Folate is quite abundant in nature. It’s present in many different types of foods – from fruits and veggies to eggs and seafood. By simply sticking to a diet rich in unprocessed whole foods, you’ll most likely get enough folate for the day! Get ready to load up on these folate-rich food items on your next trip to the supermarket.
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Why eat folate-rich foods?
Folate is the form of Vitamin B9 naturally found in food. Other forms of B9 are (1):
- Folic acid – this is the synthetic form
- 5-MTHF – this is the bioactive form that both folate and folic acid get converted to in the body
Folate is required for essential body functions, such as (2):
- Energy production and fatigue reduction
- Immune system function
- Cell division and blood formation
- Amino acid synthesis and homocysteine metabolism
- Production of important neurotransmitters
For women, eating foods rich in folate for pregnancy is an absolute must because this vitamin is essential for prenatal health. Increasing folate intake at least 3 months before pregnancy is recommended to help prevent neural tube defects in babies (3).
The Best Folate-Rich Foods To Add To Your Diet
We will be focusing only on foods naturally rich in folate, so you will not see any folic acid-enriched foods below. Take a look at the best foods you can consume if you’re looking to enrich your diet with folate:
Organ meat may not be to everyone’s liking, but if you want the best bang for your buck in terms of folate content, then liver is a must-eat. Liver is one of the healthiest foods on the planet.
Pro tip: To make liver more palatable, soak it in a bowl of milk for about half an hour. This removes the bitter flavor and brings out its more pleasant taste.
Nuts and seeds
Nuts and seeds may have a higher fat and calorie content than other foods we listed. But contrary to popular belief, it’s not a bad thing at all! These tiny morsels contain the good types of fat, such as monounsaturated and polyunsaturated fats, which have beneficial effects on cardiovascular health (4).
Beans are well-known for their fibre and protein content, especially in vegan and vegetarian communities. They are also naturally gluten-free, making them an excellent option for those with celiac disease (5). Moreover, they’re economical as refrigeration isn’t necessary. They can last in the pantry for months!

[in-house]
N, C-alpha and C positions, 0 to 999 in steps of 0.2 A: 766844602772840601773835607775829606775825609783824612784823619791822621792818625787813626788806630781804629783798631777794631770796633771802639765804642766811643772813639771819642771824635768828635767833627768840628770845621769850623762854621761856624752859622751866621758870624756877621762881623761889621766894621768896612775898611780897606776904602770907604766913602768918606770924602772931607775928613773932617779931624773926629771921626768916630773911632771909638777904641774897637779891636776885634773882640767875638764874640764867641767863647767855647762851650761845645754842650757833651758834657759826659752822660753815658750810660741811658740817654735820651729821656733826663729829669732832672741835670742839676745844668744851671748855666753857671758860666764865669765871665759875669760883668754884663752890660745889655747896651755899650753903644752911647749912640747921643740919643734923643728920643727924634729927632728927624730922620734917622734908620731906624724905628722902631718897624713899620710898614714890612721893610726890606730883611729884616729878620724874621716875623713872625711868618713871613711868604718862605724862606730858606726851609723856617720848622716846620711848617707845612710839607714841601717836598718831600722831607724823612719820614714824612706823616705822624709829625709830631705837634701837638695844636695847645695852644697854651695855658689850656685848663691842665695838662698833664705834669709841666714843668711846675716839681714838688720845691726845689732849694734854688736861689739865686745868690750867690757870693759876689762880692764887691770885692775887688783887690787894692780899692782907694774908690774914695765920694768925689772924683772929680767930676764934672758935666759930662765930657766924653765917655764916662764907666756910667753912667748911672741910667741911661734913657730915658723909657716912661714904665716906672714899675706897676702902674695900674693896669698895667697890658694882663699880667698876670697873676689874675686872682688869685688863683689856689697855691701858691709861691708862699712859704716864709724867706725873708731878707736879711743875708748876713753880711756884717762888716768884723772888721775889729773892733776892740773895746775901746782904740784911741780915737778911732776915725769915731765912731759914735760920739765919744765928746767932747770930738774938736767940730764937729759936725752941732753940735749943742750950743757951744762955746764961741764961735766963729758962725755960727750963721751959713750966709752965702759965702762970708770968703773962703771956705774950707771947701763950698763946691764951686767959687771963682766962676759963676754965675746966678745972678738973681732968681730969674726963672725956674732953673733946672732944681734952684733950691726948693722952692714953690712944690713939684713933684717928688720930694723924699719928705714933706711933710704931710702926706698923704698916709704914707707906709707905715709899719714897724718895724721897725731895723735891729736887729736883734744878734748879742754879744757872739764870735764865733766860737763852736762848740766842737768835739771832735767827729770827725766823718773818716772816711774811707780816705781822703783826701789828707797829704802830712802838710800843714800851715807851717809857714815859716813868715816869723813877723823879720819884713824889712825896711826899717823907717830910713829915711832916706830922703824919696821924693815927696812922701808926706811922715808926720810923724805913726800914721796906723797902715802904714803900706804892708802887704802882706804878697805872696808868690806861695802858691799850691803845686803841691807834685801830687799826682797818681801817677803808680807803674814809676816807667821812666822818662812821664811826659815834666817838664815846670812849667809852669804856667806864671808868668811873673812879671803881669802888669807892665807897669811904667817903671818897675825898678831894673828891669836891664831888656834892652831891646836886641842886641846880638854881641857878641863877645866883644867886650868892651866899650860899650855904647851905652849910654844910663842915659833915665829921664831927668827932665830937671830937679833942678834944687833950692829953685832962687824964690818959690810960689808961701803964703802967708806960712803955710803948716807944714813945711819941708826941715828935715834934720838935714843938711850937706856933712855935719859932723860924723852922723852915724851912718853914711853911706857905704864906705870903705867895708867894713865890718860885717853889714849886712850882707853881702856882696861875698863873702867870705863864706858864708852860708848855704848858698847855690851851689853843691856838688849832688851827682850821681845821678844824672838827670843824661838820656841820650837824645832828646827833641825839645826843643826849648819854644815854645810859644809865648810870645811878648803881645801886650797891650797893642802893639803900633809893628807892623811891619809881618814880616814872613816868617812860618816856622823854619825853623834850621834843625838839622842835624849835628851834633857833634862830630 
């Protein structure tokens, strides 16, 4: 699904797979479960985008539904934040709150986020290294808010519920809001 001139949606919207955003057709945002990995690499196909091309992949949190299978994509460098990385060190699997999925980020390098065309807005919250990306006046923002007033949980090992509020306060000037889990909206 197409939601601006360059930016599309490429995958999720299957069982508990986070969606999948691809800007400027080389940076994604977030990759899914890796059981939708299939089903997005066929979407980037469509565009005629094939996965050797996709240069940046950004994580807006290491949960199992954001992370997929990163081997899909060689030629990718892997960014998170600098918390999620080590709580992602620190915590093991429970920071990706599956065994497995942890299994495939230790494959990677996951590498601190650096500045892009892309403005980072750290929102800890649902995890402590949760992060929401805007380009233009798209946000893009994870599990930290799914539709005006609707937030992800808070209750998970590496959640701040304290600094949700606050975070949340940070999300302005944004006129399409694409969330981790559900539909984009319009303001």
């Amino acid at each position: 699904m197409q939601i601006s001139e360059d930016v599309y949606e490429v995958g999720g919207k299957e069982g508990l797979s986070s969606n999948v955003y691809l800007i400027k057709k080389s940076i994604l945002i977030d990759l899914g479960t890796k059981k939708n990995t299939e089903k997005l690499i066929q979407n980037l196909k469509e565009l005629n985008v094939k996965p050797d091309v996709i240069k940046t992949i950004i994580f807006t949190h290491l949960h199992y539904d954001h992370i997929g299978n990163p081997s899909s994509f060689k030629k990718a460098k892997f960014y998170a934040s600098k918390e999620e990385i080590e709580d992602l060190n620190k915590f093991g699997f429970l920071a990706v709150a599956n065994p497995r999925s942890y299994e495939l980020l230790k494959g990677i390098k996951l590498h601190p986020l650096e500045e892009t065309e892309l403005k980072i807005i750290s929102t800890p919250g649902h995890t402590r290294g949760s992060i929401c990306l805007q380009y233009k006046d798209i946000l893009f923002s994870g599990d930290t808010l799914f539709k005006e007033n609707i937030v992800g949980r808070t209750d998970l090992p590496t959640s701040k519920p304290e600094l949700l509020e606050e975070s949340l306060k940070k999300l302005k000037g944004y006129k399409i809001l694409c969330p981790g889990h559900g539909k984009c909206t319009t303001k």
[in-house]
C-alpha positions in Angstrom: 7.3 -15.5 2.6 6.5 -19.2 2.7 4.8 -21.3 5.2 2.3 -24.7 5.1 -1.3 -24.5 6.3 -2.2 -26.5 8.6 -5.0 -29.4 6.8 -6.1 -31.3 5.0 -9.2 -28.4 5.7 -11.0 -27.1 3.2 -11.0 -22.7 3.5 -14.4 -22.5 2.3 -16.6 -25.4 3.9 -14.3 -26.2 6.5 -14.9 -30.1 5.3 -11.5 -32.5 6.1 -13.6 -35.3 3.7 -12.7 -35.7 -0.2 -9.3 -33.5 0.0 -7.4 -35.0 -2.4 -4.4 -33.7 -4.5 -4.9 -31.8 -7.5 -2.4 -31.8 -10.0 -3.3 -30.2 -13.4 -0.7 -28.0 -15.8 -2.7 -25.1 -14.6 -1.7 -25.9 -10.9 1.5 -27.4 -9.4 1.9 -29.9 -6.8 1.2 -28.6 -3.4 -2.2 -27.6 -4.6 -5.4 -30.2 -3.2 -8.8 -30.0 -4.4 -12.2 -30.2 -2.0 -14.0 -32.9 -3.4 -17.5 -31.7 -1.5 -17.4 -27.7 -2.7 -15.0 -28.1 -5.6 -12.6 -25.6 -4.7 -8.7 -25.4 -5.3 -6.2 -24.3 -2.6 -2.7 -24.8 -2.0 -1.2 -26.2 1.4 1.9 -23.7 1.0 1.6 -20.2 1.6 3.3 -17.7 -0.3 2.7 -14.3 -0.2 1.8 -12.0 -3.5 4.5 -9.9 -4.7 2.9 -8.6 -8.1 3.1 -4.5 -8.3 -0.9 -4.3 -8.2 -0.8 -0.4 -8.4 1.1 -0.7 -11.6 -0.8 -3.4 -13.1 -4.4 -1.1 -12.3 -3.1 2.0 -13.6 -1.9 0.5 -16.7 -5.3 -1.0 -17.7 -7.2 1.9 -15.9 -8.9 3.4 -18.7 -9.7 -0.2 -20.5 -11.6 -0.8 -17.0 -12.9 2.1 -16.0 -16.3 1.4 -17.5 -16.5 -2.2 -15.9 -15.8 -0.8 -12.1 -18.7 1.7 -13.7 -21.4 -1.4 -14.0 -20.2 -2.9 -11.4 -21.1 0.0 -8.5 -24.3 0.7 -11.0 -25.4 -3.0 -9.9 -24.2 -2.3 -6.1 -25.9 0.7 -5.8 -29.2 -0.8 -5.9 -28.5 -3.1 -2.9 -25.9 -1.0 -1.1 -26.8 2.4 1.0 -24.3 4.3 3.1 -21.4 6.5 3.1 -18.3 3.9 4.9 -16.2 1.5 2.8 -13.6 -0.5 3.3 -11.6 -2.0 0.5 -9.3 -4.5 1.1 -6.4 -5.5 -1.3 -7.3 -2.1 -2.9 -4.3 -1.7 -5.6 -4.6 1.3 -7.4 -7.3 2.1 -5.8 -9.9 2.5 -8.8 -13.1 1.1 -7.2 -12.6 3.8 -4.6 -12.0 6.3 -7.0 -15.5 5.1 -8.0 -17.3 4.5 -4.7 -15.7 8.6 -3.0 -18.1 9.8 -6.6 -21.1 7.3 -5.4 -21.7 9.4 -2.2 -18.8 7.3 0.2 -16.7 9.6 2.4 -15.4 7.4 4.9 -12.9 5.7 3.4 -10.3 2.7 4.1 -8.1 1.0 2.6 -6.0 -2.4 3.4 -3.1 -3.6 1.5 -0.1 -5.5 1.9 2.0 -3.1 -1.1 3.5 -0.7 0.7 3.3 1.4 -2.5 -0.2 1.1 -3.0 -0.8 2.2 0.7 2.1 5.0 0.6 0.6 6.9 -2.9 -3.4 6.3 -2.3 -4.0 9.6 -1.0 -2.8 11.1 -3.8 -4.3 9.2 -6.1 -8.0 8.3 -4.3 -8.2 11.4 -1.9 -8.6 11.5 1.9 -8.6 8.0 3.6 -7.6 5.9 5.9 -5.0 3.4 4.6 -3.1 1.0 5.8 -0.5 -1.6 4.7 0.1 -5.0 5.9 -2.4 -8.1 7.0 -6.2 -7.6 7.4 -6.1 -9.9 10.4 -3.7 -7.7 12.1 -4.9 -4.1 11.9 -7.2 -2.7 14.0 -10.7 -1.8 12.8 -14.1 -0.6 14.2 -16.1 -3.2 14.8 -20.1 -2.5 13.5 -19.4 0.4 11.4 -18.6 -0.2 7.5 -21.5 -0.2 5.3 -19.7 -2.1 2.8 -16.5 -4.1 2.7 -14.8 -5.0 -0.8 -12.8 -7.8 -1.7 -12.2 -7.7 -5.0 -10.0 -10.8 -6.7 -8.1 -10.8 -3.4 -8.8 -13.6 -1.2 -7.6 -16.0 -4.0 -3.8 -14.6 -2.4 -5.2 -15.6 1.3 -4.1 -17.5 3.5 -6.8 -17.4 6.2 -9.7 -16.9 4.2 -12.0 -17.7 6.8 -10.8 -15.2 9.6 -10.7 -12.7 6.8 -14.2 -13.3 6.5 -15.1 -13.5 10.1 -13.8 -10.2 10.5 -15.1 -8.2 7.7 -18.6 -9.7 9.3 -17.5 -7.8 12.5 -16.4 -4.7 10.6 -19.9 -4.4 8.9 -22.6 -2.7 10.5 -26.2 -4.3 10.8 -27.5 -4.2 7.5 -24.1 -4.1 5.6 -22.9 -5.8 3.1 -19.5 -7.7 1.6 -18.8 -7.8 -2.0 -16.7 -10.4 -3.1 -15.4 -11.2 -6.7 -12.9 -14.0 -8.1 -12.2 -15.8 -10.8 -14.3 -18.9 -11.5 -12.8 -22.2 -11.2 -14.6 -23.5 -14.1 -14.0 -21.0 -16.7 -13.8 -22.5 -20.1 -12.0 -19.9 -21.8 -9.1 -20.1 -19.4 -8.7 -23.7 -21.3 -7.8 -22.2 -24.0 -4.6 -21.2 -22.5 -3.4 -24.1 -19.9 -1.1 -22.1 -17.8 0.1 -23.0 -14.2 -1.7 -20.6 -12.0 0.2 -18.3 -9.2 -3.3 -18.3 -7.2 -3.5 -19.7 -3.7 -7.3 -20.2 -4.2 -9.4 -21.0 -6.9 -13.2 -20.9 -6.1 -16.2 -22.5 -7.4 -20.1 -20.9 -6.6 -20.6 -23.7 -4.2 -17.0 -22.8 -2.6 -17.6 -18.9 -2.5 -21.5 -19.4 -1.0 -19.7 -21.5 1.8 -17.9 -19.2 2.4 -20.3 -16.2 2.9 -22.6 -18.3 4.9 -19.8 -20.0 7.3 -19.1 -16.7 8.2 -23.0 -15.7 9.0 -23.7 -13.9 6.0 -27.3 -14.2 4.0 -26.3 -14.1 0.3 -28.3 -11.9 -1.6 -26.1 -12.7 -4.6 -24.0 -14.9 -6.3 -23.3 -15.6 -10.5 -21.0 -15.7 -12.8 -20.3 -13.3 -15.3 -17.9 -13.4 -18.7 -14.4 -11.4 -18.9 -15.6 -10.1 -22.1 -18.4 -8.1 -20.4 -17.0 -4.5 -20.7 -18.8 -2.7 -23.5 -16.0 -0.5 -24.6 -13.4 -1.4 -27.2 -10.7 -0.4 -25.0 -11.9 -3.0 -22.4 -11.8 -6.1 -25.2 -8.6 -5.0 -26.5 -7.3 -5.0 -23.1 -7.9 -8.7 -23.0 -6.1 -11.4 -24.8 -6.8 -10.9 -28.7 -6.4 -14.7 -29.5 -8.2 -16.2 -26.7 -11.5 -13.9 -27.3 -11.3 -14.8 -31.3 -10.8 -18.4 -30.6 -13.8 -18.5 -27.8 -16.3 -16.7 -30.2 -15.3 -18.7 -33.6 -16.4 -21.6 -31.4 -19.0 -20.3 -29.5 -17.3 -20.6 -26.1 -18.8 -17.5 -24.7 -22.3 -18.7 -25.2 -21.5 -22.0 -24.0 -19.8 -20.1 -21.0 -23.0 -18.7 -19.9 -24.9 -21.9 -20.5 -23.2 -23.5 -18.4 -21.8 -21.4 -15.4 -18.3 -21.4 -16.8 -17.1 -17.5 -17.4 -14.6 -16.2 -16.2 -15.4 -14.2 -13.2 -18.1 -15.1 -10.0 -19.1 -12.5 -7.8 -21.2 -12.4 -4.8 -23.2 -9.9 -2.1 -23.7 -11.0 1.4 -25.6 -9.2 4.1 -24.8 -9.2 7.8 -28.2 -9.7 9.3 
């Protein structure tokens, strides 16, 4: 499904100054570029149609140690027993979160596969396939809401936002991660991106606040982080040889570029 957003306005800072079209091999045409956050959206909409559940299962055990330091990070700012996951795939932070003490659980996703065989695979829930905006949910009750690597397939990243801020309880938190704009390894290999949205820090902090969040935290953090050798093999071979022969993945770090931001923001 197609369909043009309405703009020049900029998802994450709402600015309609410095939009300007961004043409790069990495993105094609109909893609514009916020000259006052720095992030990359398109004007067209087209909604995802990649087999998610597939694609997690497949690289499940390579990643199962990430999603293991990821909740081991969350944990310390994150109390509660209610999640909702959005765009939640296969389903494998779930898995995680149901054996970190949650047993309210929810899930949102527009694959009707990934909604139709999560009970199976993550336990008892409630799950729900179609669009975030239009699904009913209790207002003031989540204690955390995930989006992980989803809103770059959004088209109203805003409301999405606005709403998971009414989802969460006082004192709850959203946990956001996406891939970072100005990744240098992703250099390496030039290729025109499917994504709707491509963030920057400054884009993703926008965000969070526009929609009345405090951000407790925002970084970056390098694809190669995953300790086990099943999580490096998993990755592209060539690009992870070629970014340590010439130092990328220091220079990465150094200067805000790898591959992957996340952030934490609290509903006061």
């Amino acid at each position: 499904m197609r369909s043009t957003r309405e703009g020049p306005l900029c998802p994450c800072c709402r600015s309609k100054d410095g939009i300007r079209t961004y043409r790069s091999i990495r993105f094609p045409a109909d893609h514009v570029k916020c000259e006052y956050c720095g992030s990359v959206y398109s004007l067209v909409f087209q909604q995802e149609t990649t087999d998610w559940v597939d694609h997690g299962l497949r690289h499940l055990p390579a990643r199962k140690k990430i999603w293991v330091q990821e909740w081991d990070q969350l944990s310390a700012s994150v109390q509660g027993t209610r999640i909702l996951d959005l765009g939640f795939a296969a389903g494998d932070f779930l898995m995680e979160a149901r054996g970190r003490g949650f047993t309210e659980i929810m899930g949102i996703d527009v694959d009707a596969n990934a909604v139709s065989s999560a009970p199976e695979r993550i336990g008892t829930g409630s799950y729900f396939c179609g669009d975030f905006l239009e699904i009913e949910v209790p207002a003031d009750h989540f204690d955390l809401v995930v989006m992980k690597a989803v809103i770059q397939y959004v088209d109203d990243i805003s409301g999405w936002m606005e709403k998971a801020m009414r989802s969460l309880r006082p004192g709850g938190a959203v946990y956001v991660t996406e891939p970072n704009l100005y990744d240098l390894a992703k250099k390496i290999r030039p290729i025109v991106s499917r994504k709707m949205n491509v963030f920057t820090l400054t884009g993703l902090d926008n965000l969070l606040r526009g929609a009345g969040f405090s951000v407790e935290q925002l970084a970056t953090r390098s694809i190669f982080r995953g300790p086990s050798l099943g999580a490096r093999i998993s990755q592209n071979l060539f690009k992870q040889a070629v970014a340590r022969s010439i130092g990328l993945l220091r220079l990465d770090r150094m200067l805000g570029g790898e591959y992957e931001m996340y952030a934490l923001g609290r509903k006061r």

While beans are excellent sources of folate, fibre, and other beneficial plant compounds, eating too much can give you gas, bloating, and stomach pain. Soaking the beans for several hours may help reduce the gassy side effects (6).
Leafy and cruciferous vegetables
A basic requirement for a healthy, well-rounded diet, leafy and cruciferous vegetables are rich in many nutrients, including folate. They’re also low in calories, so you can eat more than one serving and not worry about gaining extra weight.
A daily serving of leafy greens can help slow down cognitive decline associated with ageing (7). For best results, however, try to eat different kinds of these folate-rich vegetables. Doing so may help reduce the risk of cardiovascular disease (8).
As the name suggests, this type of vegetable grows underground. They’re rich in nutrients too, but the downside is that they’re also relatively high in starch (9). Anyone doing low carb or keto may need to minimize consumption or avoid this veggie group altogether.
Fruits are delicious and nutritious, and often make the perfect snack or dessert. They’re low in calories plus they’re packed full of antioxidants, such as Vitamin C. This is important because the body doesn’t produce Vitamin C; we must get it from our diet (10).
Seafood is a great source of protein and polyunsaturated fatty acids, such as the omega-3 fatty acids DHA and EPA. Other bioactive components found in seafood are amino acids, phospholipids, and of course, vitamins and minerals (11).
Eggs are a natural source of many nutrients, proteins, and healthy fats. Egg yolks, in particular, contain most of the nutrients compared to egg whites.
What’s the best way to cook folate-rich foods?
Unfortunately, folate is easily destroyed with improper handling and cooking techniques. For instance, steaming spinach and broccoli is fine, but boiling can eliminate approximately half the folate content! That said, there is no single best way to cook folate-rich foods. Far too many factors influence folate retention (and loss) in various foods (12).
Are you getting enough folate via food intake?
As you’ve learned in this blog post, there are many food sources of folate. But since it’s also easily destroyed, the total amount of folate that makes it to your gut and liver is drastically reduced. Moreover, only half of the folate intake from food is absorbed in the body (13).
To increase your folate intake, you may eat more folic acid-enriched foods or take folic acid supplements. Folic acid is more stable than folate and is better absorbed, too. Sounds great, right? But here’s the thing – if you don’t track your folic acid intake, it can lead to a buildup of unmetabolized folic acid in the blood (14).
Therefore, for best results, we recommend you take 5-MTHF, the bioactive form of Vitamin B9. This is the main form found in blood and cord serum; it does not need any conversions like natural folate and folic acid (15).
Do check out our Intelligent Labs 5-MTHF activated folic acid supplements, which come in 2 different doses – 1mg and 5mg. We offer an iron-clad money-back guarantee, so try out the product and see how you like it!